Chillin’ with Marie Laurencin: Peek into 1920s Lesbian Paris

So, if you’ve ever heard of Marie Laurencin (1883–1956), it’s probably as the one lady artist hangin’ with Picasso in his early days, painting women all soft and pastel-like. But what’s not so known is that Laurencin was lowkey rebellious when Cubism was all the rage. She was like, “Why should I be painting dead fish when I can paint something way prettier, like girls?”

Subversive Art in a Man’s World

Marie Laurencin wasn’t just about fluffy fairytales. Behind those pink and blue hues was a world where guys weren’t invite. Her art was a sneak peek into the lesbian scenes of 1920s Paris. Cindy Kang, the cool curator at Philly’s Barnes Foundation, spills the tea on Laurencin’s solo exhibition title “Marie Laurencin: Sapphic Paris,” running until January 21. Kang says, “Yeah, it’s all cute and flowy, but there’s a dark and mysterious vibe that goes beyond the pastels.”

Queer Coding and Masterful Strokes

Laurencin was a genius at painting stuff that spoke to her lesbian Paris crew – legends like Gertrude Stein, Coco Chanel, and Helena Rubinstein – but also slyly appeal to male art collectors like John Quinn and Dr. Albert Barnes. She was like the Da Vinci of subtle queer coding.

From Teacups to Masterpieces: Marie’s Journey

Legend has it that Laurencin’s journey into art began with a teacup. Raise by a single mom who was a seamstress, she got her art groove on when her mom ask her to paint a teacup as a teen. Fast forward to 1902, she’s hitting up a drawing school and diving into porcelain painting. But by 1904, she ditches the teacups and enrolls at the Académie Humbert, meeting artsy pals like Georges Braque and Francis Picabia.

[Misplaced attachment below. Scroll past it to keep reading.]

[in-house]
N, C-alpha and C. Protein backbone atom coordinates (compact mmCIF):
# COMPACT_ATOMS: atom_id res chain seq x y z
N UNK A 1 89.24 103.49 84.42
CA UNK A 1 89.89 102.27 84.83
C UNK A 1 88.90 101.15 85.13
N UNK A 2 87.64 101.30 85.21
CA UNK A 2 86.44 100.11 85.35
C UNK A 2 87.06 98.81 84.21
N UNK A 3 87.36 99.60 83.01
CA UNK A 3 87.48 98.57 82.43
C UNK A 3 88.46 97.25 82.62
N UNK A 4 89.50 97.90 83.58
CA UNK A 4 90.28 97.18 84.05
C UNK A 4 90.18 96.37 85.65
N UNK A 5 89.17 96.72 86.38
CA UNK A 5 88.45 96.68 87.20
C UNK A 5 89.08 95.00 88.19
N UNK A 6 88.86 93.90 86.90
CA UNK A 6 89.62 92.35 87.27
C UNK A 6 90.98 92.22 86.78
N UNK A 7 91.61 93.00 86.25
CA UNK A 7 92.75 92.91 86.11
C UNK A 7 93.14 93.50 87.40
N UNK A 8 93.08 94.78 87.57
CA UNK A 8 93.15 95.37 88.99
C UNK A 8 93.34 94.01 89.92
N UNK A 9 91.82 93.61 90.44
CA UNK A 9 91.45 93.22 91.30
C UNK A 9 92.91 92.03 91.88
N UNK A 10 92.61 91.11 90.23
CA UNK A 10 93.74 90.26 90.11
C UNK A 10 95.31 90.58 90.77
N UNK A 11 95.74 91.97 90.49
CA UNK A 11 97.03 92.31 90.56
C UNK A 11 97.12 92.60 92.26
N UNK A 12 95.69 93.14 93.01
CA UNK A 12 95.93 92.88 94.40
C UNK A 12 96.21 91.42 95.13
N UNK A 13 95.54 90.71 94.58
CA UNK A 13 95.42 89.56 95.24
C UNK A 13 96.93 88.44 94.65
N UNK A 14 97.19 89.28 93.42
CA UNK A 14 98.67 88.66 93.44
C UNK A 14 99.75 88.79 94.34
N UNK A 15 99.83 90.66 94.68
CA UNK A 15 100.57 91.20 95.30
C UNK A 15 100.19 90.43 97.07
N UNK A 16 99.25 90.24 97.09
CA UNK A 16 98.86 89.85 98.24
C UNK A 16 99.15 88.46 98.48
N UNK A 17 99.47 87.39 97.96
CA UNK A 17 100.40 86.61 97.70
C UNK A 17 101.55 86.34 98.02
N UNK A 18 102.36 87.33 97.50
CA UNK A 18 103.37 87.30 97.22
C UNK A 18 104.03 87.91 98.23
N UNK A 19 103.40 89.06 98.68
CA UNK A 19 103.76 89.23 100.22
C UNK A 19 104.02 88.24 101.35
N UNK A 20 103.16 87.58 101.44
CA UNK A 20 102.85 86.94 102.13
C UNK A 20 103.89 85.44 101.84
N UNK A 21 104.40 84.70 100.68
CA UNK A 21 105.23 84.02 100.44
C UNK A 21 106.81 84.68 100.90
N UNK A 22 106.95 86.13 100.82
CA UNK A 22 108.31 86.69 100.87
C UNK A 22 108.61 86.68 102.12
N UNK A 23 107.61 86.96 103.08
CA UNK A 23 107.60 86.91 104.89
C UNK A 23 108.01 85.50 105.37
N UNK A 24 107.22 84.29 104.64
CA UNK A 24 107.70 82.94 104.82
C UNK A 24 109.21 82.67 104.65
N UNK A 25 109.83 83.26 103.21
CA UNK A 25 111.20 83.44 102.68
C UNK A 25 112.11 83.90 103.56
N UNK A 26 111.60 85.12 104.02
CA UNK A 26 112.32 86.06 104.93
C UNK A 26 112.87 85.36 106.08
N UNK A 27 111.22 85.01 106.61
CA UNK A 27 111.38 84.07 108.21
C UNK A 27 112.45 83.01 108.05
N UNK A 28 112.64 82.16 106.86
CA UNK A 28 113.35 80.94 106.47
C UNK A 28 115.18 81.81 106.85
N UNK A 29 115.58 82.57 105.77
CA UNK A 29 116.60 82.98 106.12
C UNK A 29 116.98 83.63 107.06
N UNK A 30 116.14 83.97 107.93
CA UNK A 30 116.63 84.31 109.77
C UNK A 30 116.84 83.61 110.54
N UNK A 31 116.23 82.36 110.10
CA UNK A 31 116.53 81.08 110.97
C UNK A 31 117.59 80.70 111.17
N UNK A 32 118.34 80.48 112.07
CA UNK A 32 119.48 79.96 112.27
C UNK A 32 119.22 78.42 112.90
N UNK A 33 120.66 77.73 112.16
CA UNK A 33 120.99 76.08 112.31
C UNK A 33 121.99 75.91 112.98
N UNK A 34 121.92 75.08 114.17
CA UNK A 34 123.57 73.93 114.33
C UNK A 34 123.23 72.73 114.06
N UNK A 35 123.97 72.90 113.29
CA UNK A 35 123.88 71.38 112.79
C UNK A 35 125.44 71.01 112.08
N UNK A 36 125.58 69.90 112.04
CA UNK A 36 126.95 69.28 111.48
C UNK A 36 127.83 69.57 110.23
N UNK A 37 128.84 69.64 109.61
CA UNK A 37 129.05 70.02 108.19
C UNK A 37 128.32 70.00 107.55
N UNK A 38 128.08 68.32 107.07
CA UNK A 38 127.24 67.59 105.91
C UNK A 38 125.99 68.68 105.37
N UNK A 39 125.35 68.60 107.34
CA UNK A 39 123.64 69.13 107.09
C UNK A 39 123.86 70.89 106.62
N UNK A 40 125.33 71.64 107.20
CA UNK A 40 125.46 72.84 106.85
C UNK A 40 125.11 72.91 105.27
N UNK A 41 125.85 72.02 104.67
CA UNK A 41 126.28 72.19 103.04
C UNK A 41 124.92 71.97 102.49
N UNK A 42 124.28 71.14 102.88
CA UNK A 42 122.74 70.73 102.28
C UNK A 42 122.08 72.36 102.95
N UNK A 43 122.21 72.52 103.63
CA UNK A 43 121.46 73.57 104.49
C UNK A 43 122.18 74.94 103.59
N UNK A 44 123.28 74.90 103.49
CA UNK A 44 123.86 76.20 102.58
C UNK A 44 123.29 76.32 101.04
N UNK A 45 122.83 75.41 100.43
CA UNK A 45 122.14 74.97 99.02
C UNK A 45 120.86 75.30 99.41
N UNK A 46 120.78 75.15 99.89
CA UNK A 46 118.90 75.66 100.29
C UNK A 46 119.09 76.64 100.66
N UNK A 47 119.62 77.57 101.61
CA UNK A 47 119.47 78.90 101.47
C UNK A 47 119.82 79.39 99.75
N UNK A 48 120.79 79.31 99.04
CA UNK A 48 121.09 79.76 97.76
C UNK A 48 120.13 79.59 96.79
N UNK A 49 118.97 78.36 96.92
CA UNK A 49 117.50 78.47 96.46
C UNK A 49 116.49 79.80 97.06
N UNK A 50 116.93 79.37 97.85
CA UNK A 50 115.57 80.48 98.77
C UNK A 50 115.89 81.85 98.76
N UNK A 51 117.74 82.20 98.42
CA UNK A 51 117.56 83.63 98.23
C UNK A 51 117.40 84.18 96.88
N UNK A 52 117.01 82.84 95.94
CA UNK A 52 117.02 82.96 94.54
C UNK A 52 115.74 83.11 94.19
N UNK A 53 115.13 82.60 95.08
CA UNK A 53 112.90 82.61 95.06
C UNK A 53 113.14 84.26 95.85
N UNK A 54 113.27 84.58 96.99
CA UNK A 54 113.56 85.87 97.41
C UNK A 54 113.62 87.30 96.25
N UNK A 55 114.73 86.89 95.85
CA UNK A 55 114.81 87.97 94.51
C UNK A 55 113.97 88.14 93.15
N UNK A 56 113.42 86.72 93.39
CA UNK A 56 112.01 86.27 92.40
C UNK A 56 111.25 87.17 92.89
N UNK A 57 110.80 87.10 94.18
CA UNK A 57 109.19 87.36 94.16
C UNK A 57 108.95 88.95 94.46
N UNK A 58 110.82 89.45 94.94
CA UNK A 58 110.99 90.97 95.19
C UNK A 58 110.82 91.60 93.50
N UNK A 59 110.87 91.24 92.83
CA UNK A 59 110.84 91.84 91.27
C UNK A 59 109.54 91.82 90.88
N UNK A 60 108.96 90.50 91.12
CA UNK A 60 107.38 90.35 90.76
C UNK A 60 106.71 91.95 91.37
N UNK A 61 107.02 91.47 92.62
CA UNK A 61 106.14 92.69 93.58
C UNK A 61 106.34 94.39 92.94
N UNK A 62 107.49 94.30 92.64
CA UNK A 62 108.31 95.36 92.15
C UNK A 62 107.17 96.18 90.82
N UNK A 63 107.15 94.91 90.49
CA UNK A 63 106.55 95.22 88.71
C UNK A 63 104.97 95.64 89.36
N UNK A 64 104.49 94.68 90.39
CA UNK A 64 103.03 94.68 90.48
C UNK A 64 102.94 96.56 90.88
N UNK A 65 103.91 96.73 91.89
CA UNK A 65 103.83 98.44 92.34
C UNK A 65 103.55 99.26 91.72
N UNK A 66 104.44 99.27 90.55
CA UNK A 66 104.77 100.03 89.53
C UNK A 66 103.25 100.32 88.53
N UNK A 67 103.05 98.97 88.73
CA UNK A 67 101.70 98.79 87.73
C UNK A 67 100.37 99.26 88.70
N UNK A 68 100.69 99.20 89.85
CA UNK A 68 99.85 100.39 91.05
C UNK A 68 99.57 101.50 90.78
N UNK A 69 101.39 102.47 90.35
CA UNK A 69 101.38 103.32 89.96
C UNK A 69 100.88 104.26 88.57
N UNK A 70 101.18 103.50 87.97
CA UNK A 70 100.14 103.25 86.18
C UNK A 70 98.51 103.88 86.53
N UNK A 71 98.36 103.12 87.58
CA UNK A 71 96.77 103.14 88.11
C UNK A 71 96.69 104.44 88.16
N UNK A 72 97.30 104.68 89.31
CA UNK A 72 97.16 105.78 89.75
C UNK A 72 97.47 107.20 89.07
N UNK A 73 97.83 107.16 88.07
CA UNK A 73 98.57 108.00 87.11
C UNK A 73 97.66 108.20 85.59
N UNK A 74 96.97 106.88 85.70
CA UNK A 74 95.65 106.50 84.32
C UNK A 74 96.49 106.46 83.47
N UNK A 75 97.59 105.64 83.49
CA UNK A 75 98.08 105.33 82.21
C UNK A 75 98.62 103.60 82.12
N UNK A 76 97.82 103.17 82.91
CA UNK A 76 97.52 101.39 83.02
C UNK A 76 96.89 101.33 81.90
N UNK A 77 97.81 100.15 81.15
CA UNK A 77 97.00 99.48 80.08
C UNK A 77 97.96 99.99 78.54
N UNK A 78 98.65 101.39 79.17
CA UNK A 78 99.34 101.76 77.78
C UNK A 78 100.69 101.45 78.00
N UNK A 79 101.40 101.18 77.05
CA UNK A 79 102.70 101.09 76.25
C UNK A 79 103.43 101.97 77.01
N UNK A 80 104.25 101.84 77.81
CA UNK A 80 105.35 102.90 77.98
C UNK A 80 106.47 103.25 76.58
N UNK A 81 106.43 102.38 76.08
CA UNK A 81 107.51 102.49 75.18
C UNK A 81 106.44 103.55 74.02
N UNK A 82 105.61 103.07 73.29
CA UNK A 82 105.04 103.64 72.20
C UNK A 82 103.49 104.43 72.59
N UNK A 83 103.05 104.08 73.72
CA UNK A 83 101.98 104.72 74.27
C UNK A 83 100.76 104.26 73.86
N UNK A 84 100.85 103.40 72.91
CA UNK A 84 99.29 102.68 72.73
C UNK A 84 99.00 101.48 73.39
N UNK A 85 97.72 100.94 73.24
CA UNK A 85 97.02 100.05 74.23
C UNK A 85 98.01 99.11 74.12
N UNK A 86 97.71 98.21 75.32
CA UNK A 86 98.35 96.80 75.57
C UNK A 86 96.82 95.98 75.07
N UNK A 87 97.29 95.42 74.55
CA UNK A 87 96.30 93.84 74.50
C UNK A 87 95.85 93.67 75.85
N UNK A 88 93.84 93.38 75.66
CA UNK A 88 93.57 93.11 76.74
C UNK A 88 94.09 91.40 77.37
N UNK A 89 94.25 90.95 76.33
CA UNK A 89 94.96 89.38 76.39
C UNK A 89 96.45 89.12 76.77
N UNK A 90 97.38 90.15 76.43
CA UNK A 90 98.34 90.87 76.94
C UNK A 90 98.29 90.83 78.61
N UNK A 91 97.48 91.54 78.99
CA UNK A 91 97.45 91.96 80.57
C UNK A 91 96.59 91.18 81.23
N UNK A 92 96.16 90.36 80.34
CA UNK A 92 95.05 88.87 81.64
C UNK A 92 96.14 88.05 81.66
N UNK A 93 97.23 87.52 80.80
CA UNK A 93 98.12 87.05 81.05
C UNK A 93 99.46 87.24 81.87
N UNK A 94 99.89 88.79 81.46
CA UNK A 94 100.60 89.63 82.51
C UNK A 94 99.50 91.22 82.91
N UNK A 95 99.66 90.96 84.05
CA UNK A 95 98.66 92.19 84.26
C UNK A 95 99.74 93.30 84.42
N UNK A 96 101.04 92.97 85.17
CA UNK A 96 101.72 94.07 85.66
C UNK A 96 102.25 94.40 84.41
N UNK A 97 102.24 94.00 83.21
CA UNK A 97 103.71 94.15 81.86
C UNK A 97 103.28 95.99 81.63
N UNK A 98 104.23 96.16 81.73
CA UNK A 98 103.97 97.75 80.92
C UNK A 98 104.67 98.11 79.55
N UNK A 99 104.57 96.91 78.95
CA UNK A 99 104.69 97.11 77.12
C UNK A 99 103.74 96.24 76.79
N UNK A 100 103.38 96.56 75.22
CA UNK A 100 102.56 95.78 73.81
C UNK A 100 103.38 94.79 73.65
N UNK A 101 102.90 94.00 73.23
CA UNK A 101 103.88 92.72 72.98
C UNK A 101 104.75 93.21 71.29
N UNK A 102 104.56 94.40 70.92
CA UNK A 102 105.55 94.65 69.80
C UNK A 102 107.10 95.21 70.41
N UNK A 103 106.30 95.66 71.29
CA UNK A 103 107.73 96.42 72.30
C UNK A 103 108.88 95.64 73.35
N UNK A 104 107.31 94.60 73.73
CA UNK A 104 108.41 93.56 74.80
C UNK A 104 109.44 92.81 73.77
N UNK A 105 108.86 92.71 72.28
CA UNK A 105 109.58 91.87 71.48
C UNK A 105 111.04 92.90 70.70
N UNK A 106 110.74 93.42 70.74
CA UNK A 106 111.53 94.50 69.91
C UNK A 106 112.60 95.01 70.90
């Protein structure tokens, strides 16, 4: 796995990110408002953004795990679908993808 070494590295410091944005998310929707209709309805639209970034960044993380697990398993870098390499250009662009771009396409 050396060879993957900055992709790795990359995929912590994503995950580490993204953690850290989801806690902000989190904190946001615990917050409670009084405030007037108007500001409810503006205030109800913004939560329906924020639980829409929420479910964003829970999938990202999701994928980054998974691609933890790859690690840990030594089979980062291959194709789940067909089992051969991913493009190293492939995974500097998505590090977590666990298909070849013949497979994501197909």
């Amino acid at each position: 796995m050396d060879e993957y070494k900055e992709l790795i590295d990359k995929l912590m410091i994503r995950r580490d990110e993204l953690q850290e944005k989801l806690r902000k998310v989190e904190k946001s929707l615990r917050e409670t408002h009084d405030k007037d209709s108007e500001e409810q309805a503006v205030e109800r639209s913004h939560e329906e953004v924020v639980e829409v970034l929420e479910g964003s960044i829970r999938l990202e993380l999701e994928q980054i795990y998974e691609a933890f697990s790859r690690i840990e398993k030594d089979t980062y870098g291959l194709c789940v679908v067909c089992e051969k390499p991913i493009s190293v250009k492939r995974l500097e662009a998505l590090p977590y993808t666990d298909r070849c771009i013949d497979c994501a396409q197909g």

Love, Breakups, and War: Marie’s Rollercoaster

In 1907, she links up with Picasso and poet Guillaume Apollinaire – basically becoming a big deal in the “bande à Picasso.” She and Apollinaire were a thing until 1913, and during this time, she’s dropping paintings like “Group of Artists” where she’s the boss lady. But breakups and World War I happen, and Laurencin’s like, “Cubism, you’re killing my vibe!” She breaks away, finds her unique style, and Picasso’s left hanging her portrait “Apollinaire and His Friends” above his bed.

Spanish Vibes and a Color Palette Makeover

During World War I, she gets hitch to a German aristocrat, Baron Otto von Wätjen, and they chill in Spain. Maybe it’s the Goyas at the Prado inspiring her, but Laurencin’s style gets a makeover – thick layers of white paint, pink, blue, and gray hues with a sprinkle of greens and yellows. She writes to gallerist Paul Rosenberg, “Goyas and Velázquezes are closer to our mentality than the boring Mona Lisa.”

Queer Vibes in Subtle Tones

Post-war, Laurencin’s back in Paris, and she’s a free woman in more ways than one. She starts painting “Two Friends,” and her canvas “Women with a Dove” is a sweet ode to her lover Nicole Groult. It’s like a lowkey same-sex couple portrait, but back then, people just saw it as two pals. Smart move, Marie!

Subtle Queer Vibes in a Pink and Blue Palette

Marie Laurencin’s work was a masterclass in subtle queer vibes. Kang says, “It’s very subtle, it’s coded, it’s meant to appeal to many different kinds of audiences. It is a camouflage. And that’s the clue: the over-the-top femininity.” Unlike her contemporary Tamara de Lempicka, who was all about in-your-face sensuality, Laurencin kept it sly.

In a nutshell, Marie Laurencin wasn’t just Picasso’s sidekick – she was a queer pioneer dropping hints in pastels and crafting a world where women ruled. You might need to squint a bit, but once you see it, you’ll get why Marie was the cool cat in 1920s Paris.